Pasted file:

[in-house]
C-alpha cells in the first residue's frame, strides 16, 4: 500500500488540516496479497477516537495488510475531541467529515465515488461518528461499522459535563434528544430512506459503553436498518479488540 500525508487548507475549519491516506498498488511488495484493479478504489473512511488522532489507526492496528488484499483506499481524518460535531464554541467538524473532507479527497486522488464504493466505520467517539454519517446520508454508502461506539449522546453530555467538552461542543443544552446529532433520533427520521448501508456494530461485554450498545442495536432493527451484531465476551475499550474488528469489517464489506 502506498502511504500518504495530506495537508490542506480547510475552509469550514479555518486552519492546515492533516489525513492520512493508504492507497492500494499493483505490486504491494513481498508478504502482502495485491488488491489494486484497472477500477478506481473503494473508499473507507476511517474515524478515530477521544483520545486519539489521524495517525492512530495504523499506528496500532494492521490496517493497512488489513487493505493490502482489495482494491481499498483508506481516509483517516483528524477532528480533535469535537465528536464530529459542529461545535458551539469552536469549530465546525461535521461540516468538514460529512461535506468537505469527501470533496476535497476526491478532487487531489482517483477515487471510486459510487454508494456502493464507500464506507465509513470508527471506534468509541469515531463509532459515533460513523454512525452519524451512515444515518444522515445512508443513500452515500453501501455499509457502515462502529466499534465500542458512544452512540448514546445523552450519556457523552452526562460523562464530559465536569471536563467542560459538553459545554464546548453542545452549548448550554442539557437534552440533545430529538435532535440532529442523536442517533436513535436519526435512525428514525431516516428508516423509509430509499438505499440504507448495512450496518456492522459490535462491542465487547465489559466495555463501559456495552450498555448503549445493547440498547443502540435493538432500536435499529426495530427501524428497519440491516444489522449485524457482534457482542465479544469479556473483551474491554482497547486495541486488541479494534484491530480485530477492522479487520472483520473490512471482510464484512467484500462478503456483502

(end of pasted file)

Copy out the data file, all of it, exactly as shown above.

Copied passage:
[in-house]
C-alpha cells in the first residue's frame, strides 16, 4: 500500500488540516496479497477516537495488510475531541467529515465515488461518528461499522459535563434528544430512506459503553436498518479488540 500525508487548507475549519491516506498498488511488495484493479478504489473512511488522532489507526492496528488484499483506499481524518460535531464554541467538524473532507479527497486522488464504493466505520467517539454519517446520508454508502461506539449522546453530555467538552461542543443544552446529532433520533427520521448501508456494530461485554450498545442495536432493527451484531465476551475499550474488528469489517464489506 502506498502511504500518504495530506495537508490542506480547510475552509469550514479555518486552519492546515492533516489525513492520512493508504492507497492500494499493483505490486504491494513481498508478504502482502495485491488488491489494486484497472477500477478506481473503494473508499473507507476511517474515524478515530477521544483520545486519539489521524495517525492512530495504523499506528496500532494492521490496517493497512488489513487493505493490502482489495482494491481499498483508506481516509483517516483528524477532528480533535469535537465528536464530529459542529461545535458551539469552536469549530465546525461535521461540516468538514460529512461535506468537505469527501470533496476535497476526491478532487487531489482517483477515487471510486459510487454508494456502493464507500464506507465509513470508527471506534468509541469515531463509532459515533460513523454512525452519524451512515444515518444522515445512508443513500452515500453501501455499509457502515462502529466499534465500542458512544452512540448514546445523552450519556457523552452526562460523562464530559465536569471536563467542560459538553459545554464546548453542545452549548448550554442539557437534552440533545430529538435532535440532529442523536442517533436513535436519526435512525428514525431516516428508516423509509430509499438505499440504507448495512450496518456492522459490535462491542465487547465489559466495555463501559456495552450498555448503549445493547440498547443502540435493538432500536435499529426495530427501524428497519440491516444489522449485524457482534457482542465479544469479556473483551474491554482497547486495541486488541479494534484491530480485530477492522479487520472483520473490512471482510464484512467484500462478503456483502